Estimation of Mutans Streptococci and Lactobacilli in Saliva

The saliva was transferred immediately for bacterial culture. After incubation, and counting of growing colonies, results higher than 105 CFU of MS and/or LB indicate a high risk for future caries disease.

Shifting the Plaque Ecology

The plaque microflora was changed by oral prophylaxis, restoration of decayed teeth and removal of non-restorable teeth, promoting oral hygiene and fluoride varnish application.

Restoration and Rehabilitation

This phase involved all restorative procedures. Fissure sealant was applied on non-carious occlusal surfaces and occlusal surfaces with incipient lesions. All existing decay was restored for enrolled participants.

Comprehensive Approach of ICCMS

There are four steps in ICCMS leading to a personalized treatment plan for each patient depending on risks and needs.14 These start by determination of caries risk by CAMBRA since ICCMS adopts the CAMBRA philosophy in risk assessment, then detection of lesions’ severity and their activity status, followed by decision making, and end by doing an appropriate tooth-preserving and patient-level prevention and control.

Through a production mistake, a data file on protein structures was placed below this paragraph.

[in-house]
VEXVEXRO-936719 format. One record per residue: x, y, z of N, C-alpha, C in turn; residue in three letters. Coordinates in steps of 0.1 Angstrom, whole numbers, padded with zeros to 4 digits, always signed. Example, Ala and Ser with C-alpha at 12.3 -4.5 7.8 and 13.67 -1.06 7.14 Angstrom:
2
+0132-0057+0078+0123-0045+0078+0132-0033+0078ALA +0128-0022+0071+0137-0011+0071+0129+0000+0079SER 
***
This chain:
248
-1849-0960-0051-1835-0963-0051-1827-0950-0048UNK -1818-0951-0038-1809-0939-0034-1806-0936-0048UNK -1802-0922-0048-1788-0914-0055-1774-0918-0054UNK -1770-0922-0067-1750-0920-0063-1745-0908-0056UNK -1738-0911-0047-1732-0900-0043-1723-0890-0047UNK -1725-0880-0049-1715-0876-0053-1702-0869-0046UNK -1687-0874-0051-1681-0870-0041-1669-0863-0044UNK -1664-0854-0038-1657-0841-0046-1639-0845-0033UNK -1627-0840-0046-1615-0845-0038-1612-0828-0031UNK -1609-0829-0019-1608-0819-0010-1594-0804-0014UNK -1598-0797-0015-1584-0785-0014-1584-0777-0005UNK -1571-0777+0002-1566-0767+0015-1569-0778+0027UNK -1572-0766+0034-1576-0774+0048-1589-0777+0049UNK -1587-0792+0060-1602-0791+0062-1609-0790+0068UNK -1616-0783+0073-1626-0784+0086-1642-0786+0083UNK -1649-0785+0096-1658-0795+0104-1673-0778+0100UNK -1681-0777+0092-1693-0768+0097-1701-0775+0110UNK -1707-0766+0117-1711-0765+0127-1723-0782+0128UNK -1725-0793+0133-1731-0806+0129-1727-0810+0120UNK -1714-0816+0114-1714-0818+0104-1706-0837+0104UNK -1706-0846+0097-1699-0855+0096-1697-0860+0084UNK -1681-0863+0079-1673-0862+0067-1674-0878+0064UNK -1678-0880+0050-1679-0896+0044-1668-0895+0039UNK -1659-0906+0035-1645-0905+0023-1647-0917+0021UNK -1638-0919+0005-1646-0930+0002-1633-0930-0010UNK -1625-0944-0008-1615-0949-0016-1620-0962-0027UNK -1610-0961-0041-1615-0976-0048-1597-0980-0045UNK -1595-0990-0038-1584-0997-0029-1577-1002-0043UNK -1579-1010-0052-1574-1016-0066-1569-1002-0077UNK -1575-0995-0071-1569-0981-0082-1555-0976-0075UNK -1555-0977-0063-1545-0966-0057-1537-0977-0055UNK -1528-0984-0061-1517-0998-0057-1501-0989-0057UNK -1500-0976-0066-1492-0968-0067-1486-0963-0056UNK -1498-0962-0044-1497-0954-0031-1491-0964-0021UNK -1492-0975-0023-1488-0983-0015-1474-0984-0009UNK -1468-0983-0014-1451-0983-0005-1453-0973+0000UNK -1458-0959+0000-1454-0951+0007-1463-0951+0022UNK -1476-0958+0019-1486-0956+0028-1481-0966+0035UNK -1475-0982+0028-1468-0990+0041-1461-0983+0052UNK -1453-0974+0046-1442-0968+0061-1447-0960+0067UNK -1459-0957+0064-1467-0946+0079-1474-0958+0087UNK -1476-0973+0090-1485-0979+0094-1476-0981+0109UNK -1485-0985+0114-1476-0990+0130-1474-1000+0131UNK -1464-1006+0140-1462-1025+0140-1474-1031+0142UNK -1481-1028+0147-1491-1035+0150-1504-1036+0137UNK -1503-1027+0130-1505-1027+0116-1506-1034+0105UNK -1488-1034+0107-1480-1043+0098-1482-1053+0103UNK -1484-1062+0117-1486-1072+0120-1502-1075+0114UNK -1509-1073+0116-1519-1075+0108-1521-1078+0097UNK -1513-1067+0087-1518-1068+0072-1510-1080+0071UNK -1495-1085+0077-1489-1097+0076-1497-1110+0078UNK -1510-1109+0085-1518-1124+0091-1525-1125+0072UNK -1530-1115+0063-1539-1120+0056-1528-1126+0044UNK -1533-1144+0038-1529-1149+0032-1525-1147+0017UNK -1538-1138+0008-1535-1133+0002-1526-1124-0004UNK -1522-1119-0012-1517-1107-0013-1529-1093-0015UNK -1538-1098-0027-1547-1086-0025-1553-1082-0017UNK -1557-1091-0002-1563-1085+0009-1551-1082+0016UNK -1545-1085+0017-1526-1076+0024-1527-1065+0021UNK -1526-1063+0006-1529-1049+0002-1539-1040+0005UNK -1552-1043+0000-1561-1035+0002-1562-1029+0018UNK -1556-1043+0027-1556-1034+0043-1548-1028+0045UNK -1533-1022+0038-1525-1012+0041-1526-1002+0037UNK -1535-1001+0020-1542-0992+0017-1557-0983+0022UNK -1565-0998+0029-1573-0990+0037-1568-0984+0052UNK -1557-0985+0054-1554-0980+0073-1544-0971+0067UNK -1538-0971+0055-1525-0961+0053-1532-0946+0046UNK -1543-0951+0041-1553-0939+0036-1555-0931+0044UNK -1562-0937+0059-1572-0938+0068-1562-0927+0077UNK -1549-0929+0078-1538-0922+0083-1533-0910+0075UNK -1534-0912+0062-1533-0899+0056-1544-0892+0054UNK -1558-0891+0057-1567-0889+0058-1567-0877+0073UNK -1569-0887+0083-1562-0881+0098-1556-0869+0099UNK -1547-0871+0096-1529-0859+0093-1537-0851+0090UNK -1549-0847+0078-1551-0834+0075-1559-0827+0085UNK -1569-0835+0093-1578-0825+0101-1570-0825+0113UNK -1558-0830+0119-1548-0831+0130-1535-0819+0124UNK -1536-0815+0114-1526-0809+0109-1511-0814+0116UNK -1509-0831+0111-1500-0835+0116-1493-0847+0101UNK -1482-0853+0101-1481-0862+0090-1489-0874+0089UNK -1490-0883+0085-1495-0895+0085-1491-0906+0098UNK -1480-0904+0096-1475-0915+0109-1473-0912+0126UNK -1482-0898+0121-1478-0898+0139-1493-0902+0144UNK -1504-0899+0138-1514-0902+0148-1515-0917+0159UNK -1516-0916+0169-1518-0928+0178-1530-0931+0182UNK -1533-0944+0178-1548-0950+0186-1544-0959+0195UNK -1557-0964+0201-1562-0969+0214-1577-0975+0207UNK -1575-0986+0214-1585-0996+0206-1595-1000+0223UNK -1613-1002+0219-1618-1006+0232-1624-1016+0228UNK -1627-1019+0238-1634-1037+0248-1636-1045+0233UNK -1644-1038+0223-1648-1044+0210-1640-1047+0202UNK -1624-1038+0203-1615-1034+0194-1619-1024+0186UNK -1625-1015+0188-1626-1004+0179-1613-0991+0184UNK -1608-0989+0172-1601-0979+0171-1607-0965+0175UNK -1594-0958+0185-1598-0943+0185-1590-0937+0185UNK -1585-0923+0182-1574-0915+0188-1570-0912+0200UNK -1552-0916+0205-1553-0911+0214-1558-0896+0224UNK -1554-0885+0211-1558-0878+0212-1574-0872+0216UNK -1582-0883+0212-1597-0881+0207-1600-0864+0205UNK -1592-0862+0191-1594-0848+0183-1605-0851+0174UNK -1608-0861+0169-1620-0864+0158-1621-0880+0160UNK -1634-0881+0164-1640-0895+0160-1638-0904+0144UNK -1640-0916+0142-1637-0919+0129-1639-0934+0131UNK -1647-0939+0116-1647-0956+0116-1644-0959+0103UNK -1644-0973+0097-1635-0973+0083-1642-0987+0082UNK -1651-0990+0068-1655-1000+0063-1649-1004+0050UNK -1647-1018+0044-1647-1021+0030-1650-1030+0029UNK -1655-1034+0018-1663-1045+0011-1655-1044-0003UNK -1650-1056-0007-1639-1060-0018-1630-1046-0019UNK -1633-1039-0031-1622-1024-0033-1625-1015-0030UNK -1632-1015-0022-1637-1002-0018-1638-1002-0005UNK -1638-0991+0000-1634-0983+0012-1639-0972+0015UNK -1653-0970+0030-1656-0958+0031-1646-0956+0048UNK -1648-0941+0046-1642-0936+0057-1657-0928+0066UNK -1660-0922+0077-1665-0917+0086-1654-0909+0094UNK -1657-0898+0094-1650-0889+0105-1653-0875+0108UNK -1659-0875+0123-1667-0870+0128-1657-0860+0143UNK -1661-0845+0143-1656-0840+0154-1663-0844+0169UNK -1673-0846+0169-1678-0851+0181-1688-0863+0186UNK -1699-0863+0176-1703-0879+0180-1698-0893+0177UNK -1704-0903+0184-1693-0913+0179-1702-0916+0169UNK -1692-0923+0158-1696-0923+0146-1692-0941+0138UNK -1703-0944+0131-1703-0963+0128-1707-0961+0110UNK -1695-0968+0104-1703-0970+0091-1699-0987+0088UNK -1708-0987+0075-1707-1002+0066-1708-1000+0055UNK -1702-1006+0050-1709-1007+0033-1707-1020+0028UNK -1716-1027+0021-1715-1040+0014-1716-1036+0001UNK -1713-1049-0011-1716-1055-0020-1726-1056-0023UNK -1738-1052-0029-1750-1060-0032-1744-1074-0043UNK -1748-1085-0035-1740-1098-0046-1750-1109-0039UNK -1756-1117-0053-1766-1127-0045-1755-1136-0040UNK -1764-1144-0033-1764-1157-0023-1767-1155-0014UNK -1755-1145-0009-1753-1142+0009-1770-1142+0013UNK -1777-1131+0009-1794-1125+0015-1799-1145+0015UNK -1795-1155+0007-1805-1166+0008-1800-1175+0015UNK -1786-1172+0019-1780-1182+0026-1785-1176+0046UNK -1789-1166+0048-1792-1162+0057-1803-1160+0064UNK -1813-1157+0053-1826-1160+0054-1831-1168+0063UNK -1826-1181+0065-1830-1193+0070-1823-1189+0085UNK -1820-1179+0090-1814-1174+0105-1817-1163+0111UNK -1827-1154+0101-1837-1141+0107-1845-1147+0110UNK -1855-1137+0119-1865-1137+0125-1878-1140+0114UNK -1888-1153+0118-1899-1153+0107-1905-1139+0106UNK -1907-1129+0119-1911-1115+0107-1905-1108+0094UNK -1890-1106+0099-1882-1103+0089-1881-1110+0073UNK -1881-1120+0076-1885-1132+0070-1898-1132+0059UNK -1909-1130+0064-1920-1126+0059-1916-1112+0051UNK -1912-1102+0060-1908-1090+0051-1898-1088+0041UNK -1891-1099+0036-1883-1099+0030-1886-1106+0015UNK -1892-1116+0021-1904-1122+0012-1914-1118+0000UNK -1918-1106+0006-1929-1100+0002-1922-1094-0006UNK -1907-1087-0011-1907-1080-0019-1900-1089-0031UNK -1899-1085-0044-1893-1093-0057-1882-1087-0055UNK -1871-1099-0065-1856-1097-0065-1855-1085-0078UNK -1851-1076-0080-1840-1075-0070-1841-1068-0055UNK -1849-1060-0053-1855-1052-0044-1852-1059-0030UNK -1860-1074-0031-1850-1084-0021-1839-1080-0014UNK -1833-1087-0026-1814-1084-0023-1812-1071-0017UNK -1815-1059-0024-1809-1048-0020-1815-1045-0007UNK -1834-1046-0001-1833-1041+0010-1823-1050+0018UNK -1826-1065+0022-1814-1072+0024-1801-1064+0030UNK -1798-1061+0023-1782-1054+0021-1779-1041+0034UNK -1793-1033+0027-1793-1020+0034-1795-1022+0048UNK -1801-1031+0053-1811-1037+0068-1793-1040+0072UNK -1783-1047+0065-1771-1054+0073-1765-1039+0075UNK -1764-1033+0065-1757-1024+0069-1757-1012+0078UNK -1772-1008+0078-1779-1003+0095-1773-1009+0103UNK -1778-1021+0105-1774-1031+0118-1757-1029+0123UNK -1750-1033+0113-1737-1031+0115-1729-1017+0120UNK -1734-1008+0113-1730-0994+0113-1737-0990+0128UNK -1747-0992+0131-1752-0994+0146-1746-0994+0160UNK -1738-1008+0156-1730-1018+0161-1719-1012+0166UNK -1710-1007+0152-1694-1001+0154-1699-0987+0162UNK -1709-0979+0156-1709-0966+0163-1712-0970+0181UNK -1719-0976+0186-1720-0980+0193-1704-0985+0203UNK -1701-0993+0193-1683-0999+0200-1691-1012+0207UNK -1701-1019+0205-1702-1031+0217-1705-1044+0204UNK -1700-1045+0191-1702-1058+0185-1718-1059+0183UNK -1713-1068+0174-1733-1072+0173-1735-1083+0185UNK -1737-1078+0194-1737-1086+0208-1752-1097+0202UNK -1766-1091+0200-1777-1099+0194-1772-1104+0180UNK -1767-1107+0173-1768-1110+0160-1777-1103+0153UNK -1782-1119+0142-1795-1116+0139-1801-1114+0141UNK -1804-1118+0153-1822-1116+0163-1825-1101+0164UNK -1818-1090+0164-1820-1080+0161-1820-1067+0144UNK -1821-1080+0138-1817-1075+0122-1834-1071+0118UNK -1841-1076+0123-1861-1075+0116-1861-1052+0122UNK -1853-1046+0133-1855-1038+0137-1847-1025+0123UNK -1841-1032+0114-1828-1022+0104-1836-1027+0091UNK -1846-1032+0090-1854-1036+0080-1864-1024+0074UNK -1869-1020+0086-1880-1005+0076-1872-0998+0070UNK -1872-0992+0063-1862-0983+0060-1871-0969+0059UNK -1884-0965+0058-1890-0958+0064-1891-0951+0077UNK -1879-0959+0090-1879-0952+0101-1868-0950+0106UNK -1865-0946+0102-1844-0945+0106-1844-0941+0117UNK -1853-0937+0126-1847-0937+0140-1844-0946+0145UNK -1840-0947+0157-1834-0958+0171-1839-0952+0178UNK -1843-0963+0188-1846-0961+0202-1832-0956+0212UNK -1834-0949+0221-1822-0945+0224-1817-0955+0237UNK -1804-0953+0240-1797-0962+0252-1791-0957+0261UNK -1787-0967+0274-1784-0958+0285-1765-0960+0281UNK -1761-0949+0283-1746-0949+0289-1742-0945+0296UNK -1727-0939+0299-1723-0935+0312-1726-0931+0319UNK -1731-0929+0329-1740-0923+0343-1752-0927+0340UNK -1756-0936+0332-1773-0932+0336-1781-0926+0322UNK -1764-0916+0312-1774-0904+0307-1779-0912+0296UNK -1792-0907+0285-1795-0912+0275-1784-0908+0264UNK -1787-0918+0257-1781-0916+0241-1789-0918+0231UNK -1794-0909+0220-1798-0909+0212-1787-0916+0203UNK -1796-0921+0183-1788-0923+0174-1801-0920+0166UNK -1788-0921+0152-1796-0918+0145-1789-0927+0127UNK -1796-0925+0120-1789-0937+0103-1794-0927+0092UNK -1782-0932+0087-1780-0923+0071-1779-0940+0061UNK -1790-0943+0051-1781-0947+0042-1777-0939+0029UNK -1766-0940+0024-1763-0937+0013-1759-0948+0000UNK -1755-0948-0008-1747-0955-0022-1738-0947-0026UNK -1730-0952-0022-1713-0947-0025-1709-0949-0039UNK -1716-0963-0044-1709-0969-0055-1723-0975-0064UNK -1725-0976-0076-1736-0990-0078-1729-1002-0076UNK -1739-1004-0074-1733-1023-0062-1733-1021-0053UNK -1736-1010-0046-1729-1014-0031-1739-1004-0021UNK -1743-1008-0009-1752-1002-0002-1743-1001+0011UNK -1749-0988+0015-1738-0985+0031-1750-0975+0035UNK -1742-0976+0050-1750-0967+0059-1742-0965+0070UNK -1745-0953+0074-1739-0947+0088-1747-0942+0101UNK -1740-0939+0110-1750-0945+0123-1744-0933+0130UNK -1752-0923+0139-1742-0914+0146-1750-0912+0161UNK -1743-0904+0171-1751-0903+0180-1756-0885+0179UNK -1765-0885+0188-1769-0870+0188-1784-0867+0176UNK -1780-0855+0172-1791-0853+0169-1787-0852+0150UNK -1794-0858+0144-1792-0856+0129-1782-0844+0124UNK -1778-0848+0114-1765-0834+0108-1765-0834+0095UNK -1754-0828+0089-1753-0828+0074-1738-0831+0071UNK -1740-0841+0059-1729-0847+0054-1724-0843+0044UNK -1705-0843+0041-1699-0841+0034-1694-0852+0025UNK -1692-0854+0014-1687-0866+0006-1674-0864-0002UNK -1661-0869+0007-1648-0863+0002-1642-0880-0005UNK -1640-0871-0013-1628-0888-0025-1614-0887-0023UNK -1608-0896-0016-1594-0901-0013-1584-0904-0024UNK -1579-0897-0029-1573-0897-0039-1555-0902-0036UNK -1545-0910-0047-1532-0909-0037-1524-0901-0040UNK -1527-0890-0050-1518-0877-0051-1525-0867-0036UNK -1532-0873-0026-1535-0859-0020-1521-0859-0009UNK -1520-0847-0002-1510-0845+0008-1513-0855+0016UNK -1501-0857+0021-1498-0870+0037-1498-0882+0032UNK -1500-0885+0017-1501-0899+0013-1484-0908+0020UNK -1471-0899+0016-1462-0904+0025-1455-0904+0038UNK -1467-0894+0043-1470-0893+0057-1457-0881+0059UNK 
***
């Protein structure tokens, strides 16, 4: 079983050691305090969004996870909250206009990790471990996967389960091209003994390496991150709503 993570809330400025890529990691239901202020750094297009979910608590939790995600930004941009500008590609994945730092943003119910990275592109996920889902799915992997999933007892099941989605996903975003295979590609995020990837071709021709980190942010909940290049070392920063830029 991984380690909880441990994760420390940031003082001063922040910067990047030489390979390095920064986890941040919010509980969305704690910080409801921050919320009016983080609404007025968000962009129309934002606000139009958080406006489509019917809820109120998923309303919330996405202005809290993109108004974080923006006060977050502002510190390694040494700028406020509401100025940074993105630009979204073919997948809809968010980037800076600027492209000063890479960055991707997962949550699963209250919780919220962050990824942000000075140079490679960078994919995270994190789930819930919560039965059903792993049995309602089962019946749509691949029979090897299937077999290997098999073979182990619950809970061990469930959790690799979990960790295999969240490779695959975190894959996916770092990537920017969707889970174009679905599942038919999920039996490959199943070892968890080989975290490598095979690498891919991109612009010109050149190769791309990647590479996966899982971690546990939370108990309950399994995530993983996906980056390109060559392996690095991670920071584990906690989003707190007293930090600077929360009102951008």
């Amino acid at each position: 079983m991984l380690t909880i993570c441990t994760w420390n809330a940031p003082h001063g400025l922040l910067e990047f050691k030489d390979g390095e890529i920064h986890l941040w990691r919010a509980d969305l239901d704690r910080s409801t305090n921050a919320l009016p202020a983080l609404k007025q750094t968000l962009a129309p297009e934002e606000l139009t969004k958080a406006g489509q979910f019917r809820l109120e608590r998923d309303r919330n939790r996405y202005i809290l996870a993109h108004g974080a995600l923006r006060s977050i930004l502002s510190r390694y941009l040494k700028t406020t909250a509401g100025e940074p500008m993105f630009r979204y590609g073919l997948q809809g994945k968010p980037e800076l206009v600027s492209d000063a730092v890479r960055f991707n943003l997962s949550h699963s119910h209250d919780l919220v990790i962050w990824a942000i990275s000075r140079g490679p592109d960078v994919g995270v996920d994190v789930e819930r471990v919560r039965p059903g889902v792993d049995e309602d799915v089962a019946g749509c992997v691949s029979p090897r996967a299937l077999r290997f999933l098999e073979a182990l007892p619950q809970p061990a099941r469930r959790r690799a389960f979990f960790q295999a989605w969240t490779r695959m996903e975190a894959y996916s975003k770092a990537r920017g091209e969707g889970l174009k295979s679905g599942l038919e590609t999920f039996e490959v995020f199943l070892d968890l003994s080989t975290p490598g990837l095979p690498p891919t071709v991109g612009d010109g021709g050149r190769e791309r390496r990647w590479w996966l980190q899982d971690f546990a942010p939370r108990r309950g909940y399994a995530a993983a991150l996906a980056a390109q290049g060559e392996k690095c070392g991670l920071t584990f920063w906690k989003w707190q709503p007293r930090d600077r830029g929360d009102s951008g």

Each patient’s caries risk factors management plan was tailored at the individual level. A preventive plan addressing both home care and clinical approaches depends on the caries risk likelihood status of each patient and the best available evidence. ICCMSTM recommends activities, and practitioners may choose from a package of preventive interventions based on ICCMSTM guidelines Table 2.

Table 2 Difference Between CAMBRA and ICCMS Treatment Plan


The researchers contacted each high caries-risk participant the week prior to a new month and reminded participants to use chlorhexidine rinse for the first week of the month (one-minute rinse, one hour after brushing teeth each evening) to avoid interaction between chlorhexidine gluconate and dentifrice ingredients.23


At each follow-up period (6 months and 12 months), two highly qualified staff members as blinded examiners performed visual/tactile examination for all patients according to ICDASII criteria and recorded scores for each patient.

Statistical Analysis

Statistical analysis was performed using IBM SPSS Statistics Version 2.0 for Windows. Data were presented as mean, standard deviation (SD), frequencies (n) and percentages. Kolmogorov–Smirnov and Shapiro–Wilk tests were used to assess data normality of continuous data. The significance level was set at P ≤ 0.05. Mann–Whitney test was performed for intergroup comparisons and Kruskal–Wallis test followed by Wilcoxon signed-rank test/Mann–Whitney test were used for multiple comparisons. Chi-square test was used to compare frequency distribution of categorical data. Absolute risk, relative risk (the ratio of risks of the intervention group and the control group) and relative risk reduction (by subtracting RR from one) were calculated by MedCalc software and 95% confidence intervals were calculated.